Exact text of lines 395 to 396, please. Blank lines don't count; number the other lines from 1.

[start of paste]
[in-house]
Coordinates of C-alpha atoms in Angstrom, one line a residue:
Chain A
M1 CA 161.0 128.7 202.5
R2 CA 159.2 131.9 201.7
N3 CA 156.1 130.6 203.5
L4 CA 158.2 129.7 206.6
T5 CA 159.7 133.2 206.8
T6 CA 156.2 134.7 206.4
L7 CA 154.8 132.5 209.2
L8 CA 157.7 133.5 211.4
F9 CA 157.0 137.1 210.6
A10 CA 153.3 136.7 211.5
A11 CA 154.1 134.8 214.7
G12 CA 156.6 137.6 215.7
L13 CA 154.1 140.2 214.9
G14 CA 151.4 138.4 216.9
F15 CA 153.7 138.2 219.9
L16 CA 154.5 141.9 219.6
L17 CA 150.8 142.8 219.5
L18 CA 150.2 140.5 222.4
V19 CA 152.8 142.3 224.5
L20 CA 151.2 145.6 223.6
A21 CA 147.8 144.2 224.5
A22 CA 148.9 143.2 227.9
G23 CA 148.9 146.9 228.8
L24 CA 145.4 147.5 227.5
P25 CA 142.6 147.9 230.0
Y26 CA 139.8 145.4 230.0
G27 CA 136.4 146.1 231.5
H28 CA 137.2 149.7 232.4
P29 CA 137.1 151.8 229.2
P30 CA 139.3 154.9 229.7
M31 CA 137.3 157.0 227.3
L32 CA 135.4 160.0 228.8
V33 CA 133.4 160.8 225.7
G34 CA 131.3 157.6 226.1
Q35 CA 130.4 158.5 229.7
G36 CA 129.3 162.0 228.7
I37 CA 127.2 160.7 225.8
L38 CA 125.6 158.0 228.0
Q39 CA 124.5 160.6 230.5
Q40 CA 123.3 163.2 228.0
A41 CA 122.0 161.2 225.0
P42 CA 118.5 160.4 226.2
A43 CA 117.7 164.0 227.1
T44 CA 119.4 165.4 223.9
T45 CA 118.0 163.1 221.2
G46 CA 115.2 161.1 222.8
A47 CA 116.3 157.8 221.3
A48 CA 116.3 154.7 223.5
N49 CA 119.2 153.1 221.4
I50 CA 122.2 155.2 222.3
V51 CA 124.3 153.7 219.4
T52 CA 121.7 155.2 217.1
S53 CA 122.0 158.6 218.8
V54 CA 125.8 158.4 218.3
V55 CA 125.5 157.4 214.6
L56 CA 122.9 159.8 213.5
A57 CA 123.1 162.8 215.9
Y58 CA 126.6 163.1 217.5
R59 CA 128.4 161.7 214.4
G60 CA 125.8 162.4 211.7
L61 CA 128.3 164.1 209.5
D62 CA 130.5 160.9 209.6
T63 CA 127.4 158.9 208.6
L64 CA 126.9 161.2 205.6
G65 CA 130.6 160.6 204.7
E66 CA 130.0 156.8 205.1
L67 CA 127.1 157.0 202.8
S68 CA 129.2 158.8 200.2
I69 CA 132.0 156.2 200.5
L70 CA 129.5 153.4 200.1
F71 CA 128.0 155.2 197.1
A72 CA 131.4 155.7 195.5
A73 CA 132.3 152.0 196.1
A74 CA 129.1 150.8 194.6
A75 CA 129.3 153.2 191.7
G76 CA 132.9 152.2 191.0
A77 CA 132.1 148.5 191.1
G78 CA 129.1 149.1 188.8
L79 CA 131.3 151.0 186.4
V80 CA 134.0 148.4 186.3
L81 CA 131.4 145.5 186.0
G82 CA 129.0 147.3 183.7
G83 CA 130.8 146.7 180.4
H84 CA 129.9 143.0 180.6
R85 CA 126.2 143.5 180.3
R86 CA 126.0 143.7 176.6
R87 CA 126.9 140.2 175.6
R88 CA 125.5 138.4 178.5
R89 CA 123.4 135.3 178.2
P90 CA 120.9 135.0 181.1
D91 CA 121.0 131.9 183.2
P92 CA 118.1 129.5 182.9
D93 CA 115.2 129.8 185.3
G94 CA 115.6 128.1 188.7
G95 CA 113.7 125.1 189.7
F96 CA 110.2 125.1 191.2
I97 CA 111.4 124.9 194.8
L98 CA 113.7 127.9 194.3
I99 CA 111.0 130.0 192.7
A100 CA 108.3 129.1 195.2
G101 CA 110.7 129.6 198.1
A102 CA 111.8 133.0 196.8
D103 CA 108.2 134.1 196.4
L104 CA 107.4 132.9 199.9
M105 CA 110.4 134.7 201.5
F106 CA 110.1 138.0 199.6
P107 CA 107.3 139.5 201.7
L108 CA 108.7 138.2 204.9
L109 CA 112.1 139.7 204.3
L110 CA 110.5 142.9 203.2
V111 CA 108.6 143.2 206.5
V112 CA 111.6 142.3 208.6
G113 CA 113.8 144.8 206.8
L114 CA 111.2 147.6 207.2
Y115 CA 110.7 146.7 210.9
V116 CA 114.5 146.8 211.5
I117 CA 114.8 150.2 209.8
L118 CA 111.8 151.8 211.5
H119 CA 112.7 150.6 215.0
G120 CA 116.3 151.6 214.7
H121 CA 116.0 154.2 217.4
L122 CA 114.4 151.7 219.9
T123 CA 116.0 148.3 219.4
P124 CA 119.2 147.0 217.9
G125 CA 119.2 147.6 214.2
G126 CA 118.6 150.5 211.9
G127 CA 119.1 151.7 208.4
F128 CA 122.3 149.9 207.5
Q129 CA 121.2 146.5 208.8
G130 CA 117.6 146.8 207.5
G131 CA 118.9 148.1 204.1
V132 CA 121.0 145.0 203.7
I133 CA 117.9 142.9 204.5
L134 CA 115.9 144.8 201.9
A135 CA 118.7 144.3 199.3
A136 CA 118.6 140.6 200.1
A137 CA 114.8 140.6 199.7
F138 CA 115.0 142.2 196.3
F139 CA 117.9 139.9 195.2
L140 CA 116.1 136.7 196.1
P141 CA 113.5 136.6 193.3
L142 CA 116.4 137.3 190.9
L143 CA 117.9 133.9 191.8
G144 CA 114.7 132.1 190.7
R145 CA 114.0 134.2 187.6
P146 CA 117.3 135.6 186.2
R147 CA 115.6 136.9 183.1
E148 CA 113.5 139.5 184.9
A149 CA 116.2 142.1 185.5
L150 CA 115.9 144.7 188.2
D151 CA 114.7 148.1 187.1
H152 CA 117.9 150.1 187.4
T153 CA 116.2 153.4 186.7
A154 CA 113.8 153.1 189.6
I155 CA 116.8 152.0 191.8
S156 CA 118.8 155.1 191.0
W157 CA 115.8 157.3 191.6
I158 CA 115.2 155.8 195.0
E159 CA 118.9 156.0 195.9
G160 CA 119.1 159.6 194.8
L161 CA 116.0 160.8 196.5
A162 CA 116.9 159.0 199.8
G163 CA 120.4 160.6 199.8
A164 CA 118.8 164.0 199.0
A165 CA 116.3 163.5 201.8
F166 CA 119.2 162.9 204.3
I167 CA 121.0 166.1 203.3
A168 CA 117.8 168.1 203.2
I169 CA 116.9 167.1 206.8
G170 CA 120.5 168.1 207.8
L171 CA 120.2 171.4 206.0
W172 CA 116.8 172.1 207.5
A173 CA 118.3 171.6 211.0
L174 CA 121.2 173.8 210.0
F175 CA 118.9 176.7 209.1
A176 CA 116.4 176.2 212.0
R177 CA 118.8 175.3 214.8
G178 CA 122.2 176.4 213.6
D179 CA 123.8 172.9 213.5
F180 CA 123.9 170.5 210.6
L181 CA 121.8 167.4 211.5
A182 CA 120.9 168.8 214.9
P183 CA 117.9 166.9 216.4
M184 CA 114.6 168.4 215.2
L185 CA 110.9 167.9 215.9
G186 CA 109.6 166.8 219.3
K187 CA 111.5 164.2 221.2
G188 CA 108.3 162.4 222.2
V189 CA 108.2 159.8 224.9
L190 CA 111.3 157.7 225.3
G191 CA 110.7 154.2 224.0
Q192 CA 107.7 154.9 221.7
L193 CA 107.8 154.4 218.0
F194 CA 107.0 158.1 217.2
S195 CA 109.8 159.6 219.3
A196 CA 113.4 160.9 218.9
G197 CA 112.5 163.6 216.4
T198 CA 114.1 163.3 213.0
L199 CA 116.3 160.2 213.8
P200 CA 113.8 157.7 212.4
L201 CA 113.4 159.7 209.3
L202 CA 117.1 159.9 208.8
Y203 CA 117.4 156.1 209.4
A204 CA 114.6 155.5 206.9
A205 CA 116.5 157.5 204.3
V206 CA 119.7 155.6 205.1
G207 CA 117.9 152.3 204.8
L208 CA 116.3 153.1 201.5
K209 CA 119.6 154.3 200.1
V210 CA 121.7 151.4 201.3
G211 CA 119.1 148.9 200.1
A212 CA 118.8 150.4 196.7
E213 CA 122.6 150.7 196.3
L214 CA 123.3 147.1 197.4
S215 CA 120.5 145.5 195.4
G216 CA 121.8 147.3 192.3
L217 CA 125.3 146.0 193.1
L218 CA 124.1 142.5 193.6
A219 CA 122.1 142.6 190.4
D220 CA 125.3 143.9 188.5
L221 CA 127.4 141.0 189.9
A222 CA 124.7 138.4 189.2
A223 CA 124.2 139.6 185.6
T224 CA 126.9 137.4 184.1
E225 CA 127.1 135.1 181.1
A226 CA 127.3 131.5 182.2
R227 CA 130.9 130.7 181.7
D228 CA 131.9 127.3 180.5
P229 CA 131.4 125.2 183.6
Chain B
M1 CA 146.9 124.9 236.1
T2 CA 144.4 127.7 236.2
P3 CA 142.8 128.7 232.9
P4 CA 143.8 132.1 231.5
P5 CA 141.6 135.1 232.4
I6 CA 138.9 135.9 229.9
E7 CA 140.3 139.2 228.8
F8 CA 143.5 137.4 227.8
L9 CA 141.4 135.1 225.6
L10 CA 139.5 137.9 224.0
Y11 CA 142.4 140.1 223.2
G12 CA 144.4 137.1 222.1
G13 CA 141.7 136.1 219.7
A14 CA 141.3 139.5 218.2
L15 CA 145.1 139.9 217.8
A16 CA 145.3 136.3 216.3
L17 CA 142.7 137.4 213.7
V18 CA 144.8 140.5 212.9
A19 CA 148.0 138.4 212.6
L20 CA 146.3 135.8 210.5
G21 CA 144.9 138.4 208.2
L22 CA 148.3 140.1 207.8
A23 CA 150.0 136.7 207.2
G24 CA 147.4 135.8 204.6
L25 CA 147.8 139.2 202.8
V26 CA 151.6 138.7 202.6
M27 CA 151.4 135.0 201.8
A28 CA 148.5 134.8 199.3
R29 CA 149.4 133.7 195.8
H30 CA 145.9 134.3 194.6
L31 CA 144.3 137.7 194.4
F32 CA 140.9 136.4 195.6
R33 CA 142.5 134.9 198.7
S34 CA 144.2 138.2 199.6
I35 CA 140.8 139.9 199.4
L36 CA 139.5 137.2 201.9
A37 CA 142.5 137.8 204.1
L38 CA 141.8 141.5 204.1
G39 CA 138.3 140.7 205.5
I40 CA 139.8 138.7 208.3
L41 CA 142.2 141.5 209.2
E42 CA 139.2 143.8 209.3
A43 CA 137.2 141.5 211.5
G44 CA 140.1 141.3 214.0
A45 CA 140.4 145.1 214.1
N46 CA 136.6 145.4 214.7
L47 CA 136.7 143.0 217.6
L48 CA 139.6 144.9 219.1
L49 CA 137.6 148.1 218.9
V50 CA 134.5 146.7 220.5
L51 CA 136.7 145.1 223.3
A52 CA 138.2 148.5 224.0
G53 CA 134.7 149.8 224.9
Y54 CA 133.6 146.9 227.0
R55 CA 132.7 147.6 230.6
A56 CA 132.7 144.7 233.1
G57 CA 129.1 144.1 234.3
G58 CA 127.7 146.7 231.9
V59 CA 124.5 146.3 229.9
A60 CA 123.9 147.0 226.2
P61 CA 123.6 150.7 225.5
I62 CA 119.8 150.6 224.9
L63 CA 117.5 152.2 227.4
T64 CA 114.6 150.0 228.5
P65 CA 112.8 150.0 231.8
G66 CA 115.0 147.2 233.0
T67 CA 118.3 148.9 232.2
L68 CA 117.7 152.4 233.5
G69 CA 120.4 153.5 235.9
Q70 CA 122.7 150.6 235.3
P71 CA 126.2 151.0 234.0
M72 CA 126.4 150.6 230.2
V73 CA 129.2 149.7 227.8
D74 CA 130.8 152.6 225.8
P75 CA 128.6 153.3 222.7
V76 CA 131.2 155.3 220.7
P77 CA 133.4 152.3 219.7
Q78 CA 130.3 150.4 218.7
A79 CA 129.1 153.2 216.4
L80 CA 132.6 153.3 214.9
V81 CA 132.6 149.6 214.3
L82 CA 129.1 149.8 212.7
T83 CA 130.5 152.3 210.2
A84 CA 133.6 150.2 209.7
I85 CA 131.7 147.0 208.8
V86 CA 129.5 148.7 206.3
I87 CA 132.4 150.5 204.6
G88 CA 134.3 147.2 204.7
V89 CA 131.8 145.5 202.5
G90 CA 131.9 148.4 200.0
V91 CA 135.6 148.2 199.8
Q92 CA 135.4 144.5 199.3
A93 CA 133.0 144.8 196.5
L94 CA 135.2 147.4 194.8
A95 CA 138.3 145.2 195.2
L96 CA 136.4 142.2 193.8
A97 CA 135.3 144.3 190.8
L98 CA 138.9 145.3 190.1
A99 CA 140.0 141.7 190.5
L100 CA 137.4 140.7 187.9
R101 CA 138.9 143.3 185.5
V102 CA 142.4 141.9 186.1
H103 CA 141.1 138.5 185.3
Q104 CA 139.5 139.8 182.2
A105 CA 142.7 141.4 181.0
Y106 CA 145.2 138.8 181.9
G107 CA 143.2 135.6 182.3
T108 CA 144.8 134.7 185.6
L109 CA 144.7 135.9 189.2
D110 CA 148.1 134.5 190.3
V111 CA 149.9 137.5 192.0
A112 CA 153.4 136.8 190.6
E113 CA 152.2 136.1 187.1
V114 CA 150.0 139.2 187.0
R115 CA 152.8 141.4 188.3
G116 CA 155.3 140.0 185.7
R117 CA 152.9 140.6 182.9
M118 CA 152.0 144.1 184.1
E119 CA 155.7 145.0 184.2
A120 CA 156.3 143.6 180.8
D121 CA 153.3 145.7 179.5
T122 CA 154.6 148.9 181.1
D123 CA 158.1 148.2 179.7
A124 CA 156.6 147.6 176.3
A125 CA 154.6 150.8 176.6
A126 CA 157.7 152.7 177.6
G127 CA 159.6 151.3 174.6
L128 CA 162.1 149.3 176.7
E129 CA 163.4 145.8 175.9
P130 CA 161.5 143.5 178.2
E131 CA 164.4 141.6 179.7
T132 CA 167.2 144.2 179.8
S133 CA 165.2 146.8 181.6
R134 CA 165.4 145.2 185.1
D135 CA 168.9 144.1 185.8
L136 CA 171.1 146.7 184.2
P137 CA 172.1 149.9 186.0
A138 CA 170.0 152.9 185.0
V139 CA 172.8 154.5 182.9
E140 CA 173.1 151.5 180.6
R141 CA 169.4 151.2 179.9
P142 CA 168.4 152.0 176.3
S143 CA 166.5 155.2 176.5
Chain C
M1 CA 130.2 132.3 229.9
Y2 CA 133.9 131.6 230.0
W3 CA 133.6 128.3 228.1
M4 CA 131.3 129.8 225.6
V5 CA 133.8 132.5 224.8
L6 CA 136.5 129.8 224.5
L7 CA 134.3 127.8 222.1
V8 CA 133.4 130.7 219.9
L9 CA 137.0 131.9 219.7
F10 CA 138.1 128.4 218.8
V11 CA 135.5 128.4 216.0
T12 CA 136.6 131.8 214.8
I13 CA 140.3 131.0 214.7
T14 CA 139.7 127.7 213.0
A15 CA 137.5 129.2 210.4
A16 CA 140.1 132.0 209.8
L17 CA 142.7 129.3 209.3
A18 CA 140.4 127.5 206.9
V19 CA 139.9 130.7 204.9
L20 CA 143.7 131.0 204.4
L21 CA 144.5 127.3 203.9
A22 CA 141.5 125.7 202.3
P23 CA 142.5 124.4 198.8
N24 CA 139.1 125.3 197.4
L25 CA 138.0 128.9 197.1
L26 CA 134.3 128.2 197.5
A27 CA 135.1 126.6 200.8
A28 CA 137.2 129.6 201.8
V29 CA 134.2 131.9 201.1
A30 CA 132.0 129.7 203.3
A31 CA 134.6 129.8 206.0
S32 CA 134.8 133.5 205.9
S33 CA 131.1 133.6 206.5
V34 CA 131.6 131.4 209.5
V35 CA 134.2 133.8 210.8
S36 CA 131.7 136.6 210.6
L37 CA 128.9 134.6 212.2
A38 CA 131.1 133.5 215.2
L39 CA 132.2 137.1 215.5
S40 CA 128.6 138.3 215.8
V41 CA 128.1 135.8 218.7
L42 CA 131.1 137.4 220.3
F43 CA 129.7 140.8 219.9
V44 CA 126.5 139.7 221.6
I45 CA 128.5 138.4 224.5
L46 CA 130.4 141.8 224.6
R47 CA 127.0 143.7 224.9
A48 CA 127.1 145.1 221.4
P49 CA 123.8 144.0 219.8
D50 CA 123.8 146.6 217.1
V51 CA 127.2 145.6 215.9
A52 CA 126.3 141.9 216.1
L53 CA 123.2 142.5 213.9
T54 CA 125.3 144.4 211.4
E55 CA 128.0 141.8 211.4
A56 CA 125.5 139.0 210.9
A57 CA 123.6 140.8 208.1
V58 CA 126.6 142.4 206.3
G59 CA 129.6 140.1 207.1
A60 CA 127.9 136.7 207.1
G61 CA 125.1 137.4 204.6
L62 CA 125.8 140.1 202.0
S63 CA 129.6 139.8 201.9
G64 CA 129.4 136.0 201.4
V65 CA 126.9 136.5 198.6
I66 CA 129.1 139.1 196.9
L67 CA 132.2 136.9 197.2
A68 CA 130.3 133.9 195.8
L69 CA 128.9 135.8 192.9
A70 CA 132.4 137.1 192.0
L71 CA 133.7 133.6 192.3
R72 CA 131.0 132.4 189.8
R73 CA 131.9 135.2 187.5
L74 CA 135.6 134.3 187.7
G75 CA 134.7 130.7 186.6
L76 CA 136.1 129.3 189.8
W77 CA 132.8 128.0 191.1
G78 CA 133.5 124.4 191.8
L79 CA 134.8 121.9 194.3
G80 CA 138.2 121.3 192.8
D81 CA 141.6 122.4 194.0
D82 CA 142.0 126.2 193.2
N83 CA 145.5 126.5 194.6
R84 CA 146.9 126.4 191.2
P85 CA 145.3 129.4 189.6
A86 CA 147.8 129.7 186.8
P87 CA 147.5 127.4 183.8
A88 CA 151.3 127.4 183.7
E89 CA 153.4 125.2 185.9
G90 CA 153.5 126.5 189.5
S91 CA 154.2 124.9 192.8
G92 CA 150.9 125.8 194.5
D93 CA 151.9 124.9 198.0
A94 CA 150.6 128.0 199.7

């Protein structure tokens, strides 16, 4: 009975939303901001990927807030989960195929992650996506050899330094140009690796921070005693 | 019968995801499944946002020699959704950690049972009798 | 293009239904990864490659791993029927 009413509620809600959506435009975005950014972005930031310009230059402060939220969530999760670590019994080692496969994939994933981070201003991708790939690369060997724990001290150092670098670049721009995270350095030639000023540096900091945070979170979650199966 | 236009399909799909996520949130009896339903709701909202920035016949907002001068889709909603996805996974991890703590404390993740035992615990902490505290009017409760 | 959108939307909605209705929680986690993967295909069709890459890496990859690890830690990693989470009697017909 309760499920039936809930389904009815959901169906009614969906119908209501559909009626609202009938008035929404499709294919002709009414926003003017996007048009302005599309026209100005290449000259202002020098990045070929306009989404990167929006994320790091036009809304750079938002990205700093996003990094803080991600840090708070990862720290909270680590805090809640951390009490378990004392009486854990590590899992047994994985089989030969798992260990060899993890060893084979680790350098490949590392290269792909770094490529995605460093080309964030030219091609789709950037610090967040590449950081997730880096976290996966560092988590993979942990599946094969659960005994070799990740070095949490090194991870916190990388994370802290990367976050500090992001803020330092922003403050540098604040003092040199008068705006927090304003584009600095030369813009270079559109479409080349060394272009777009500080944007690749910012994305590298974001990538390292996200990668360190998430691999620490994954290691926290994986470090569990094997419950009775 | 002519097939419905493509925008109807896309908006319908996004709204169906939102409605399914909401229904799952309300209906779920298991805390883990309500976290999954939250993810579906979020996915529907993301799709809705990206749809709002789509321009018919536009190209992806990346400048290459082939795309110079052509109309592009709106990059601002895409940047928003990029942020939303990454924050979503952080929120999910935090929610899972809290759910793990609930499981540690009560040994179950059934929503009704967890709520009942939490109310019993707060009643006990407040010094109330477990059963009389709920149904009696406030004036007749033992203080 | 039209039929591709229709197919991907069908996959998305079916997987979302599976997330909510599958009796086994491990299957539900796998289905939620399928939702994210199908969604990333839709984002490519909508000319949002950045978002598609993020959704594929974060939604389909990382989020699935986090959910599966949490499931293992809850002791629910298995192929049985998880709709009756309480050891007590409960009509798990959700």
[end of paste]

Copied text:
A18 CA 140.4 127.5 206.9
V19 CA 139.9 130.7 204.9